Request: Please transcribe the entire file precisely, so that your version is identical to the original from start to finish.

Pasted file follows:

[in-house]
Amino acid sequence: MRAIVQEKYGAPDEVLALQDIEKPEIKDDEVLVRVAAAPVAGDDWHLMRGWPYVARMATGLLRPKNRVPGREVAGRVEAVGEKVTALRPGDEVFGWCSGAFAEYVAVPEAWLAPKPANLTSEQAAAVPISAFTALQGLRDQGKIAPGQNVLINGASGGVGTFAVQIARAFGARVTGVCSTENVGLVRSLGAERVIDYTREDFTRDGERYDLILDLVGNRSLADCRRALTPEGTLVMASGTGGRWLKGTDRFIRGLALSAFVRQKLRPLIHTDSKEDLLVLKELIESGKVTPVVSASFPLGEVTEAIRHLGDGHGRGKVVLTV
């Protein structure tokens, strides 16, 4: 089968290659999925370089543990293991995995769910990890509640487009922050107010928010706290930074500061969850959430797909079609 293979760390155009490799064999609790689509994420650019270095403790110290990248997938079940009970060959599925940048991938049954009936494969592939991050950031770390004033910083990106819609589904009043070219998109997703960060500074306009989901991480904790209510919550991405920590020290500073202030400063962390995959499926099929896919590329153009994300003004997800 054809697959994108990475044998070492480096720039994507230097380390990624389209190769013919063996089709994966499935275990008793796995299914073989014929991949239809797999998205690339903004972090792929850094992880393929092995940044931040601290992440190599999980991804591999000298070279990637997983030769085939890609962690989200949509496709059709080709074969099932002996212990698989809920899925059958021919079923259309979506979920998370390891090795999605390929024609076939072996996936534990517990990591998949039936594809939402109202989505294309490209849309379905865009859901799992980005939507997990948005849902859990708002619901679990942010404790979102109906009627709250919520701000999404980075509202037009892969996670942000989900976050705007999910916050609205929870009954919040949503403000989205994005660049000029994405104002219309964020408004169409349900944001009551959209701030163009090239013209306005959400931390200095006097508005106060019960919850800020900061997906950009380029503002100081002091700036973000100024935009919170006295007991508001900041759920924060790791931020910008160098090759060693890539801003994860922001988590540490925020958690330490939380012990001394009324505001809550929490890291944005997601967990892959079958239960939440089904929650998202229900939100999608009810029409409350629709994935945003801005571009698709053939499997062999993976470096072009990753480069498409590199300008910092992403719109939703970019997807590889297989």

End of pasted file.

[in-house]
Amino acid sequence: MRAIVQEKYGAPDEVLALQDIEKPEIKDDEVLVRVAAAPVAGDDWHLMRGWPYVARMATGLLRPKNRVPGREVAGRVEAVGEKVTALRPGDEVFGWCSGAFAEYVAVPEAWLAPKPANLTSEQAAAVPISAFTALQGLRDQGKIAPGQNVLINGASGGVGTFAVQIARAFGARVTGVCSTENVGLVRSLGAERVIDYTREDFTRDGERYDLILDLVGNRSLADCRRALTPEGTLVMASGTGGRWLKGTDRFIRGLALSAFVRQKLRPLIHTDSKEDLLVLKELIESGKVTPVVSASFPLGEVTEAIRHLGDGHGRGKVVLTV
């Protein structure tokens, strides 16, 4: 089968290659999925370089543990293991995995769910990890509640487009922050107010928010706290930074500061969850959430797909079609 293979760390155009490799064999609790689509994420650019270095403790110290990248997938079940009970060959599925940048991938049954009936494969592939991050950031770390004033910083990106819609589904009043070219998109997703960060500074306009989901991480904790209510919550991405920590020290500073202030400063962390995959499926099929896919590329153009994300003004997800 054809697959994108990475044998070492480096720039994507230097380390990624389209190769013919063996089709994966499935275990008793796995299914073989014929991949239809797999998205690339903004972090792929850094992880393929092995940044931040601290992440190599999980991804591999000298070279990637997983030769085939890609962690989200949509496709059709080709074969099932002996212990698989809920899925059958021919079923259309979506979920998370390891090795999605390929024609076939072996996936534990517990990591998949039936594809939402109202989505294309490209849309379905865009859901799992980005939507997990948005849902859990708002619901679990942010404790979102109906009627709250919520701000999404980075509202037009892969996670942000989900976050705007999910916050609205929870009954919040949503403000989205994005660049000029994405104002219309964020408004169409349900944001009551959209701030163009090239013209306005959400931390200095006097508005106060019960919850800020900061997906950009380029503002100081002091700036973000100024935009919170006295007991508001900041759920924060790791931020910008160098090759060693890539801003994860922001988590540490925020958690330490939380012990001394009324505001809550929490890291944005997601967990892959079958239960939440089904929650998202229900939100999608009810029409409350629709994935945003801005571009698709053939499997062999993976470096072009990753480069498409590199300008910092992403719109939703970019997807590889297989």